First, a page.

Cat Polivoda recently offered tickets to “curvy/fat/plus-size/husky” folks and their friends for a pool party later this summer in St. Louis Park. The second annual “Fat Splash”sold out overnight, so she hustled to add a second date. That one promptly sold out, too.

“I really just care about people feeling comfortable and confident in their bodies,” said Polivoda, the owner of Cake Plus-Size Resale in Minneapolis. “The pool can be such a vulnerable place for lots of people.”

The pool parties are just one way larger-bodied people in the Twin Cities are coming together as a community. Podcasts (like “Matter of Fat,” which Polivoda co-hosts), plus-sized Instagram influencers modeling affordable fashions and body-positive burlesque classes and yoga studios are all promoting beauty and health at any size.

The body positivity movement, which encourages self-acceptance and pushes back at the idea of an ideal (read thin) body, has been building for years. Nationally, it’s been fueled by TV shows like Hulu’s“Shrill”, which featured a pool party much like Polivoda’s; by artists like Lizzo, who appeared naked and confident on the cover of her “Cuz I Love You” album, which debuted in Billboard’s Top 10; and by Instagram hashtags like #effyourbeautystandards and #bodypositive.

But here in the metro area, the movement has found passionate champions who are shaping it in a powerful way.

“I think things are growing at a more rapid rate here than other places,” said Polivoda. “I have the opportunity to talk to people from out of town who are like, ‘Wow, you have all this stuff here!’ ”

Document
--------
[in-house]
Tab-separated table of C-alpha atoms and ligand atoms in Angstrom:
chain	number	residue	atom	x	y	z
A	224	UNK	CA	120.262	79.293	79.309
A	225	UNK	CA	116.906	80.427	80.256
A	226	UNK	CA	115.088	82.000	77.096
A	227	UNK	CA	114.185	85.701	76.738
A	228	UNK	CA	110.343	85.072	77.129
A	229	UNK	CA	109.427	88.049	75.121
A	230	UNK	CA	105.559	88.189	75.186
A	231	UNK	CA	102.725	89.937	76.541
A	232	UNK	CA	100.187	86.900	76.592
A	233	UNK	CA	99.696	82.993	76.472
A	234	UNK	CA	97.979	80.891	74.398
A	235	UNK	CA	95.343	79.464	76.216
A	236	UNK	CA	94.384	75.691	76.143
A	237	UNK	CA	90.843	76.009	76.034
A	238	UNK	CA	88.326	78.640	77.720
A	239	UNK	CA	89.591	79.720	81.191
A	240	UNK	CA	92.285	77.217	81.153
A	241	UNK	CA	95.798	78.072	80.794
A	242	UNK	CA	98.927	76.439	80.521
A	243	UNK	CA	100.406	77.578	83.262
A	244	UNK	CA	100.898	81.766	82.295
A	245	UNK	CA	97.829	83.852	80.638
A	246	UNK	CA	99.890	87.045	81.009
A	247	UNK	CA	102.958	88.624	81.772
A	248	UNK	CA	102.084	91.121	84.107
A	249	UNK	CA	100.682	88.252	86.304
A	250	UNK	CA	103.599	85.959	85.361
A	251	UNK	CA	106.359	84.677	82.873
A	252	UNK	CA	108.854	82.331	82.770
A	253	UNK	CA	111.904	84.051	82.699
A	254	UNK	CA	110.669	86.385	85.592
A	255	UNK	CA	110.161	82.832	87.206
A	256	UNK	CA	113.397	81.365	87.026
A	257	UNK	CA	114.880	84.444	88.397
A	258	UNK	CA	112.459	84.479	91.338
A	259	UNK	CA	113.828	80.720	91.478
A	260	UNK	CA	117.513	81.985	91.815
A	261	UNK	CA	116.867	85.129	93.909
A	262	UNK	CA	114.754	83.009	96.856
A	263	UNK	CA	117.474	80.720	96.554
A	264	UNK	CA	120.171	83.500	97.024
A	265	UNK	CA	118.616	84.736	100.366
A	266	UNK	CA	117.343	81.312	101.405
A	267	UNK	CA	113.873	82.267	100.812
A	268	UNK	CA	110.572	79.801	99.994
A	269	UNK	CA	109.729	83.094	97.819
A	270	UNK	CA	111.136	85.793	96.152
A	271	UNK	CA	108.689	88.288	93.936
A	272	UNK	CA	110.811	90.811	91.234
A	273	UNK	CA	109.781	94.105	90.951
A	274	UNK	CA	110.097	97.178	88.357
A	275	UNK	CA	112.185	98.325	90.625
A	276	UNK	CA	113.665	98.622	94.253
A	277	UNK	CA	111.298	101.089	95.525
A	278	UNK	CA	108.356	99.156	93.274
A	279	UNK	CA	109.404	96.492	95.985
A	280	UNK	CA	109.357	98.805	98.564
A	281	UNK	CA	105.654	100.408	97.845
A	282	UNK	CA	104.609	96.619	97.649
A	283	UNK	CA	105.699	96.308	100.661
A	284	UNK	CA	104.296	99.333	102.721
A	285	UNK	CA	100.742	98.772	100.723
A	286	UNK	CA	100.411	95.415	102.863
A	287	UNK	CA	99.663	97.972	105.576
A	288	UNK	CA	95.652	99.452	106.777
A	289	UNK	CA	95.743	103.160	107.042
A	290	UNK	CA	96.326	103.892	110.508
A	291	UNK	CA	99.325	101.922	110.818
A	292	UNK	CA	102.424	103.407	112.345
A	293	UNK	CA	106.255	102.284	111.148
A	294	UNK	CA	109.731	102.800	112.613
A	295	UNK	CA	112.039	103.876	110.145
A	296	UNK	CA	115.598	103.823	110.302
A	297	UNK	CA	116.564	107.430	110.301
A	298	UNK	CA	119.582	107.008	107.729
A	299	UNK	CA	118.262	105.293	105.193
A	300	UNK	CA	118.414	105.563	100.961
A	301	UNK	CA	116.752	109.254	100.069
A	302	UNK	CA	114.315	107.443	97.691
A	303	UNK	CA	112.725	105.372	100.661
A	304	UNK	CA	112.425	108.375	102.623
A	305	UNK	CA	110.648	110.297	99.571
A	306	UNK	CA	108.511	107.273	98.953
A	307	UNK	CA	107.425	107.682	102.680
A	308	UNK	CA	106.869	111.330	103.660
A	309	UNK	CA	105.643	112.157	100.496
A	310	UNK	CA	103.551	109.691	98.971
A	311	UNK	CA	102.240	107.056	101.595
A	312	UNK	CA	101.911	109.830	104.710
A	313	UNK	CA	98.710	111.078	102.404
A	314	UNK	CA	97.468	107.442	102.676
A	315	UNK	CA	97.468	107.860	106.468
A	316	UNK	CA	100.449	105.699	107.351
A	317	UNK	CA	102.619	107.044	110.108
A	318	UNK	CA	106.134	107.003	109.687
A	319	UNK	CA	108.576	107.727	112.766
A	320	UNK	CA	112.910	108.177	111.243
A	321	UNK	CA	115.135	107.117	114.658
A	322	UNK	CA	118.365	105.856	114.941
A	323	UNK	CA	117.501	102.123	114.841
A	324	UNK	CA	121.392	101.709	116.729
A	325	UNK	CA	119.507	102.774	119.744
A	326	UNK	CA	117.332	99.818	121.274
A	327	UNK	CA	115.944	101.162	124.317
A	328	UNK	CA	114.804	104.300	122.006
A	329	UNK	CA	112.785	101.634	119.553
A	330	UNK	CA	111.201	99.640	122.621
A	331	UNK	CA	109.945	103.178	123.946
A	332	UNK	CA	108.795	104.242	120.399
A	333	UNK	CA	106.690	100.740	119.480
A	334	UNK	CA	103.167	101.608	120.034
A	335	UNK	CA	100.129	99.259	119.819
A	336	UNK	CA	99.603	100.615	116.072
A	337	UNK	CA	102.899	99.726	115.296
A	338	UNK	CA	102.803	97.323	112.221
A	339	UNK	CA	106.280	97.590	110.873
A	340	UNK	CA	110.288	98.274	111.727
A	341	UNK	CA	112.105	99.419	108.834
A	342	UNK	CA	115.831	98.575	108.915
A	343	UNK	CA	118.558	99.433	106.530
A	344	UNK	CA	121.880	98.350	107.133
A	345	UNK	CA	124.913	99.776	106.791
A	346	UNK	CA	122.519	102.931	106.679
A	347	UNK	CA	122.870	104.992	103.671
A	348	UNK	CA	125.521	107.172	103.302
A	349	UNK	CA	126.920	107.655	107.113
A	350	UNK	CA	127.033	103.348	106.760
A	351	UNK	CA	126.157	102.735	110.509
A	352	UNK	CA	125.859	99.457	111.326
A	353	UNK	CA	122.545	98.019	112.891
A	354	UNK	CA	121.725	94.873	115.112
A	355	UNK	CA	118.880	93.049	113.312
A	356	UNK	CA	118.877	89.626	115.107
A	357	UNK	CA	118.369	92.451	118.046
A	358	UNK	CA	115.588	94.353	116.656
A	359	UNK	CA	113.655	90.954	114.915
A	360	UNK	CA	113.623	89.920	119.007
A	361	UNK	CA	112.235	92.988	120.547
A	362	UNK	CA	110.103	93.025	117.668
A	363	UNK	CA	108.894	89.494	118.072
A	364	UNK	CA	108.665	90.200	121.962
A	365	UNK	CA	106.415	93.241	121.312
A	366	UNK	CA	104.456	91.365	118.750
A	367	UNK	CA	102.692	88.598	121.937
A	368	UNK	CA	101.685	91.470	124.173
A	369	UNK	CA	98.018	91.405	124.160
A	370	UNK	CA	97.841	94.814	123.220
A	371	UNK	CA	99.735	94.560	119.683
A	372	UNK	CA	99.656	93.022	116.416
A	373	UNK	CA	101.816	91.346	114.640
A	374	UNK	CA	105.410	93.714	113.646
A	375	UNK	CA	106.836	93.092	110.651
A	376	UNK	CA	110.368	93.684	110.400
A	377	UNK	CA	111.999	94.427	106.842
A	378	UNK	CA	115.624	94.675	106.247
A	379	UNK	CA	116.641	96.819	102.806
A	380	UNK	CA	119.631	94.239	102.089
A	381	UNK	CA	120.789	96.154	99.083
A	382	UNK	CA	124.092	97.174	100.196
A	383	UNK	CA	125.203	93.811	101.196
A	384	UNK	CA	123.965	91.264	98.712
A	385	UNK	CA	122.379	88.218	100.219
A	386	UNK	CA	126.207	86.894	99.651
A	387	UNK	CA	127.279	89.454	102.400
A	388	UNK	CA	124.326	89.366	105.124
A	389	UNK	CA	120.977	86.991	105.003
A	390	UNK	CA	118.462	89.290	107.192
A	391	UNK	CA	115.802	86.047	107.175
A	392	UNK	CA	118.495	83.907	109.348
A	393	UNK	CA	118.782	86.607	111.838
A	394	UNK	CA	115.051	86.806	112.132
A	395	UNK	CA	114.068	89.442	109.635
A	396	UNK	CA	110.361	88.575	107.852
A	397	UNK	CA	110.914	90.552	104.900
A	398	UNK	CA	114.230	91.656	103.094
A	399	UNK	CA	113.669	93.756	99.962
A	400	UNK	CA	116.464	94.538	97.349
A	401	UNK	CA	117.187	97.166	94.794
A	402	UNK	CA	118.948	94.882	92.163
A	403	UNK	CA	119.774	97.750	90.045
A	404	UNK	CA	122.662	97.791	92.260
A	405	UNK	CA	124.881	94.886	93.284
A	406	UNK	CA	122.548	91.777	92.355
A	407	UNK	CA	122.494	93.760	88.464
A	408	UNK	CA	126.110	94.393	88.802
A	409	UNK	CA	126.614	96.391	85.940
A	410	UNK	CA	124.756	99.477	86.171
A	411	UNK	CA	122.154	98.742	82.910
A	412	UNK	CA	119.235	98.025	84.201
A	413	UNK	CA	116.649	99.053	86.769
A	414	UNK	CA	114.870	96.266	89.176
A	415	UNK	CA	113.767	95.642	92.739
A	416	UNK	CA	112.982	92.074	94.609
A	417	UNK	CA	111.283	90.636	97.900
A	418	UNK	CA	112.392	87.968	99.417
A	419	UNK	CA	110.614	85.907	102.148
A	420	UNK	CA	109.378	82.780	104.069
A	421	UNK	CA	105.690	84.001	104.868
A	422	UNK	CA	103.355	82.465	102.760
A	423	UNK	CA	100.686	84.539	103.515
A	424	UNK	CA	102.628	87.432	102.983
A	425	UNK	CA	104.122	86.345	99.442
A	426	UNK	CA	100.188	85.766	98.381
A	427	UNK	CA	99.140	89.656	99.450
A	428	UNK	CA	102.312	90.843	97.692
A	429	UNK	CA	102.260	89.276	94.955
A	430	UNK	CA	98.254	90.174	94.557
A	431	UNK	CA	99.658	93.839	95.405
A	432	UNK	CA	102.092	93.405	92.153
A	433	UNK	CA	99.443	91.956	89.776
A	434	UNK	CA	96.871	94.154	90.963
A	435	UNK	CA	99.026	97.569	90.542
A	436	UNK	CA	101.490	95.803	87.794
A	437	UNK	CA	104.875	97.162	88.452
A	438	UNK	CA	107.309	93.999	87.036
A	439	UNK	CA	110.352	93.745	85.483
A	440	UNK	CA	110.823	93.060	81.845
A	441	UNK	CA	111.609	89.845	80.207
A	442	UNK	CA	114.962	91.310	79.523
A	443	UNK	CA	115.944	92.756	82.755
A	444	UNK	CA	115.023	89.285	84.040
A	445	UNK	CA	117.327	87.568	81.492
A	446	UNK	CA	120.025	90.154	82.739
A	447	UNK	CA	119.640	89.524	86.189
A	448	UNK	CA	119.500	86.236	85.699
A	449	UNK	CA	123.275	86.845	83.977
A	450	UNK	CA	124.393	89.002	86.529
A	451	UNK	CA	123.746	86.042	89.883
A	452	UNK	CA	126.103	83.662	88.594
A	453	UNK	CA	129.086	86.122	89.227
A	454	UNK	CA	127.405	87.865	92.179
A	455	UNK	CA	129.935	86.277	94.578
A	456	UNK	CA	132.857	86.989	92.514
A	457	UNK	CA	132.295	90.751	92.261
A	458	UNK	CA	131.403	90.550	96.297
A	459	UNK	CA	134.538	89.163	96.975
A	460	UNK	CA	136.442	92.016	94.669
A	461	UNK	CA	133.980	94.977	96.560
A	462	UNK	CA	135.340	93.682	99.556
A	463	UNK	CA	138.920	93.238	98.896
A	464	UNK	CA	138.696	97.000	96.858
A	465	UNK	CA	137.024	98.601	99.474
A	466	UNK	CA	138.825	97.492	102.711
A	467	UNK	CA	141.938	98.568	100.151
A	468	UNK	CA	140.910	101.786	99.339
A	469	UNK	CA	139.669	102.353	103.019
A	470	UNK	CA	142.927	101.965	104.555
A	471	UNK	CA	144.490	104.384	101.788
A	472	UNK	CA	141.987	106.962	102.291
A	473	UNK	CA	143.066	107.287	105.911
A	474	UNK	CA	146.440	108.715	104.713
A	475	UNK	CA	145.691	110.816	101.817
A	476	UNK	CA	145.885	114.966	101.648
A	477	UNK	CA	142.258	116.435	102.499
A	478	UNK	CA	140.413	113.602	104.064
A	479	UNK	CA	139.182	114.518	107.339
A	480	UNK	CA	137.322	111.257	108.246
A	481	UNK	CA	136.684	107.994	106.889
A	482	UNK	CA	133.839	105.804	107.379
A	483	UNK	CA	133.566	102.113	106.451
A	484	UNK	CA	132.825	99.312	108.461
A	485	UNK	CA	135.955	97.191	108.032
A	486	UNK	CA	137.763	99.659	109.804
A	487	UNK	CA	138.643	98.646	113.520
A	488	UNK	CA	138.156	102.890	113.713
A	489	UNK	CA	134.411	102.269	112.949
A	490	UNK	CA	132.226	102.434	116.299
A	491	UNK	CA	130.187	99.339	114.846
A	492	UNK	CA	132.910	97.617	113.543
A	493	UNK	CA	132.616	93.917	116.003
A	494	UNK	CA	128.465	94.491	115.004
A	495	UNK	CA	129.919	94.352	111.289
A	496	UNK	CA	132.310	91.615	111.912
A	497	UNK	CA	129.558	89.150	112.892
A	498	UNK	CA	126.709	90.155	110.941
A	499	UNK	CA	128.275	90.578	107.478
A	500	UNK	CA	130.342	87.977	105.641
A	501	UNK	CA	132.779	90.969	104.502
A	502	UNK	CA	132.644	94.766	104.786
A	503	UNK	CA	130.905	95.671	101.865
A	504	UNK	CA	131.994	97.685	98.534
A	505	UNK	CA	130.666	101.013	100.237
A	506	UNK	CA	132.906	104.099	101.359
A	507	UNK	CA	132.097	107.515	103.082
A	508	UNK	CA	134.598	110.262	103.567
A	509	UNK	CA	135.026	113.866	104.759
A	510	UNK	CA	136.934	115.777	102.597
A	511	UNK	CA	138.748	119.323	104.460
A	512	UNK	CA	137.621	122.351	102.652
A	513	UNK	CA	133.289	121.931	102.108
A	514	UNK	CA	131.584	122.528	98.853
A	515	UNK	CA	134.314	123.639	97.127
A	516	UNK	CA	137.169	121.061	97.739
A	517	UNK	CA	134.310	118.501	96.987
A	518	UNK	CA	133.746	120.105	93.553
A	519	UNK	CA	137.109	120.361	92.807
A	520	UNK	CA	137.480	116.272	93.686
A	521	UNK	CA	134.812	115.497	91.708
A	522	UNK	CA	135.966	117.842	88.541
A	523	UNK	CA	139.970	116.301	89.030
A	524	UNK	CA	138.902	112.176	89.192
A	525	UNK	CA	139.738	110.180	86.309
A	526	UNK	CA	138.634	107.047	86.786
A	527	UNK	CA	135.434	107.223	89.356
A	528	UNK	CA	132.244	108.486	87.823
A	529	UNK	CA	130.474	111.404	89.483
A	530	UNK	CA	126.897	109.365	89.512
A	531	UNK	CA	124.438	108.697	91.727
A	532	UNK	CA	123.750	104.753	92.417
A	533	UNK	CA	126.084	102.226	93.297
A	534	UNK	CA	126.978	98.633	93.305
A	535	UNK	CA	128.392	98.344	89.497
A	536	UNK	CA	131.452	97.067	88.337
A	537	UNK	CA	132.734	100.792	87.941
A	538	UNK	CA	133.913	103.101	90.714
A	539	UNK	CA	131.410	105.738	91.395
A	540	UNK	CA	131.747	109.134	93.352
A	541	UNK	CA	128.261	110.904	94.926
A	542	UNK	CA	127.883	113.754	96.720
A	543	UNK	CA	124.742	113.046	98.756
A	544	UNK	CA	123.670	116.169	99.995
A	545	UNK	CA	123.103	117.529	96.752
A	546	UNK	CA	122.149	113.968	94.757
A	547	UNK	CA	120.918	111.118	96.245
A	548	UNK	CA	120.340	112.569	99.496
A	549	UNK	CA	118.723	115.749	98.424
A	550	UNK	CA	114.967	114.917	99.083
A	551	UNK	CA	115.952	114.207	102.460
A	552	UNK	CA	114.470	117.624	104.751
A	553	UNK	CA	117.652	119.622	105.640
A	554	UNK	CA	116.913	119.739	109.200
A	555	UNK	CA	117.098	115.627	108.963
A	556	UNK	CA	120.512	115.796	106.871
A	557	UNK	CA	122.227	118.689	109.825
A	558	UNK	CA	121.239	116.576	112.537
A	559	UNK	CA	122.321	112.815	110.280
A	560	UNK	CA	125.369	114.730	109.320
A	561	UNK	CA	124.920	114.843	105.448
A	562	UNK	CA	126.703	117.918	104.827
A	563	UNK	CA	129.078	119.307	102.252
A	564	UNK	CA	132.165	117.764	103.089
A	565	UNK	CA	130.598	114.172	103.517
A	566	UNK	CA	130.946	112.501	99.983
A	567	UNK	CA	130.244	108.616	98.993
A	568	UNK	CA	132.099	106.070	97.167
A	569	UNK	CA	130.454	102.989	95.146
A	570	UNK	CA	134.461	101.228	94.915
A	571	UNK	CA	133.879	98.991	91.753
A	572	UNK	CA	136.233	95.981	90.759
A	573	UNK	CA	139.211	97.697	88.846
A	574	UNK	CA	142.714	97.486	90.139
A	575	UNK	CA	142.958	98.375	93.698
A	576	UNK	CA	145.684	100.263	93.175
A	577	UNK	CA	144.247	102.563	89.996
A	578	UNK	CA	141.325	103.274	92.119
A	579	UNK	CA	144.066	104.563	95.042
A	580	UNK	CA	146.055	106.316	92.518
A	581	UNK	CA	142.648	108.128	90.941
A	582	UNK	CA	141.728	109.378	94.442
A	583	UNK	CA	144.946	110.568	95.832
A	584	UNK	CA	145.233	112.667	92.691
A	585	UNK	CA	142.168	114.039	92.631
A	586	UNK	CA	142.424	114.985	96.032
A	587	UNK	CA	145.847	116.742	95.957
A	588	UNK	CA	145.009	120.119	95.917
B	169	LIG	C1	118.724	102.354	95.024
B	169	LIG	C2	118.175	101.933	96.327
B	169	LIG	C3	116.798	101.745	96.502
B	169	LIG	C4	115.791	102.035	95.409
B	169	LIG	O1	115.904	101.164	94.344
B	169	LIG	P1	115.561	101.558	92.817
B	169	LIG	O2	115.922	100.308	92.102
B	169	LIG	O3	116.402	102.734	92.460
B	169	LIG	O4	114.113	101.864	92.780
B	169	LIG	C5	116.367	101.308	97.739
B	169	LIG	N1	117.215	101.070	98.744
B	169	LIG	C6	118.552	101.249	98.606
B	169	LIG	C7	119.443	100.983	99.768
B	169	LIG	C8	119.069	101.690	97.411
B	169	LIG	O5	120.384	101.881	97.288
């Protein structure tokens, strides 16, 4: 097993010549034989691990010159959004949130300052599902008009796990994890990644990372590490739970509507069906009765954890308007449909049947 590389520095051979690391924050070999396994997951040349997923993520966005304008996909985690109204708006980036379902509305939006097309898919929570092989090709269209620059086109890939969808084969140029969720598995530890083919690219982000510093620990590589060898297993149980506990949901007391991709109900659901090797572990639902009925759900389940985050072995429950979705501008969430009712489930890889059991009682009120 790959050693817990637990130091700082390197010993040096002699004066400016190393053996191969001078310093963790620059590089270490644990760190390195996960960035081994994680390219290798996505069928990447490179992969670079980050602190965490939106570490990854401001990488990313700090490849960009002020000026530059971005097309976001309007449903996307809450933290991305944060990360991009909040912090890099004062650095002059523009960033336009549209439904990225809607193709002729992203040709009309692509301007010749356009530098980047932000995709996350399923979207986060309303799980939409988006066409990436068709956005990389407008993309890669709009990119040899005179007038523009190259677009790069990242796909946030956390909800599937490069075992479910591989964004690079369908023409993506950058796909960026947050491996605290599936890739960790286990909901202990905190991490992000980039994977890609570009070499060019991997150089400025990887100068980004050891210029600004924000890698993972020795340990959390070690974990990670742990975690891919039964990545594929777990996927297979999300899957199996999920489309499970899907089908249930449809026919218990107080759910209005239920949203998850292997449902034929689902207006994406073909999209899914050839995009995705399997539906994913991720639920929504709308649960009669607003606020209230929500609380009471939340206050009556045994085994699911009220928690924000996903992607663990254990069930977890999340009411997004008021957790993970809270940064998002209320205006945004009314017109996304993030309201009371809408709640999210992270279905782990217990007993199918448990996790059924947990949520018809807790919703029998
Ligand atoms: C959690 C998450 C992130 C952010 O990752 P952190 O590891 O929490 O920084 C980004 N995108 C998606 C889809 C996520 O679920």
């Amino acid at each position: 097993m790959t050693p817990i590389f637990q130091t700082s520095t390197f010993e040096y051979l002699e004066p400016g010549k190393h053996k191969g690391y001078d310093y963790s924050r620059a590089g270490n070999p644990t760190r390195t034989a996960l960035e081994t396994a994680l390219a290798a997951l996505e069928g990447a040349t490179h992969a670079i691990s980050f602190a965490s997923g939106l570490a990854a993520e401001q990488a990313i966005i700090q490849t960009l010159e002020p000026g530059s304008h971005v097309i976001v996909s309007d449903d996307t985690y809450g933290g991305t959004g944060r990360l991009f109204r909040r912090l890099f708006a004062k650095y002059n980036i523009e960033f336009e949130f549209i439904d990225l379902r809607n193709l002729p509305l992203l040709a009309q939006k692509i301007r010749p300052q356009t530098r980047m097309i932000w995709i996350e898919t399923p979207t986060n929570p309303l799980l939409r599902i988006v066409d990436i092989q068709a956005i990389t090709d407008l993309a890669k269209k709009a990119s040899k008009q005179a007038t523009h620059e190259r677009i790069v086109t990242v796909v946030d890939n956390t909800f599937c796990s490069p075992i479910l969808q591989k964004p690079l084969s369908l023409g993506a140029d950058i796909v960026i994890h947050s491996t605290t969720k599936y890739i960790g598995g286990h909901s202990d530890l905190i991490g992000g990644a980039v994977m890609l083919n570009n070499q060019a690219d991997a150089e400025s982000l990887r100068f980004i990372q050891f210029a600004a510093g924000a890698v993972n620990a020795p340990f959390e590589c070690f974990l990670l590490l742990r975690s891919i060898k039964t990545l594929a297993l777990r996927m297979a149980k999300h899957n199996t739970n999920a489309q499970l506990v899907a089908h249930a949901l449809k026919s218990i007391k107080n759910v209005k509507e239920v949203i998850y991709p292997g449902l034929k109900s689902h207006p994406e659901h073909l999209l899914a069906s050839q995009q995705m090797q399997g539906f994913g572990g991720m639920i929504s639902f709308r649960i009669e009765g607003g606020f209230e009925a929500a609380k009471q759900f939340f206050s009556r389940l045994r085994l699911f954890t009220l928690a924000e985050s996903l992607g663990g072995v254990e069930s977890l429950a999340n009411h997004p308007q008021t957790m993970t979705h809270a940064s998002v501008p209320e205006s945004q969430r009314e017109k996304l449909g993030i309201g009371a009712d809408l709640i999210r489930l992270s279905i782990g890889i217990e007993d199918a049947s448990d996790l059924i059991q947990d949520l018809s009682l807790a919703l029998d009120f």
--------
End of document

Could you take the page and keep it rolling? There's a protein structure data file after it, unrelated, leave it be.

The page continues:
“This stuff” includes frank and provocative podcasts like “Matter of Fat” and “MollyMay+,” where St. Paul host Molly May McMahan gets personal about her own body-positivity journey. Local Instagram influencers like Paxyshia Yang are sharing plus-size fashions in the hope of changing perceptions one selfie at a time. There also are clothing swaps for sizes 2XL and up and a new yoga studio encouraging fat acceptance.

The nonprofit Radical Health Alliance is even debuting a very different kind of “fat camp” north of the Twin Cities this year. The Rad Fat Adventure Camp weekend retreat will include kayaking, hiking, camp crafts (hello, friendship bracelets) and a “splash mob” swim session by the Subversive Sirens, a local group of body-positive synchronized swimmers. (There’s already a waitlist for the September event.)

A closed Facebook group, Twin Cities Fat Community, offers online support and shares information about local happenings. Started by Polivoda and Radical Health Alliance founder Ani Janzen, it’s grown from 30 members in 2016 to more than 550 members.

All about representation

The phrase “This body, this day” is hand-lettered in large, looping calligraphy on a wall of Real Life Coffee & Yoga, a new St. Paul studio offering classes for all bodies.

Gabrielle Hruska, who opened the spot in June, isn’t a yoga teacher. But she wanted to create a space where every class is taught by a plus-size person who knows how to make the practice accessible to people like her.

“Living in a fat body, there’s a lot of studios that they just don’t want you there,” she said.

At Real Life, Hruska wants to focus on movement and mobility with no body shaming, diet or weight-loss talk allowed.

“Your body can just be whatever it is, and that’s great, and we’re going to meet you there,” she said.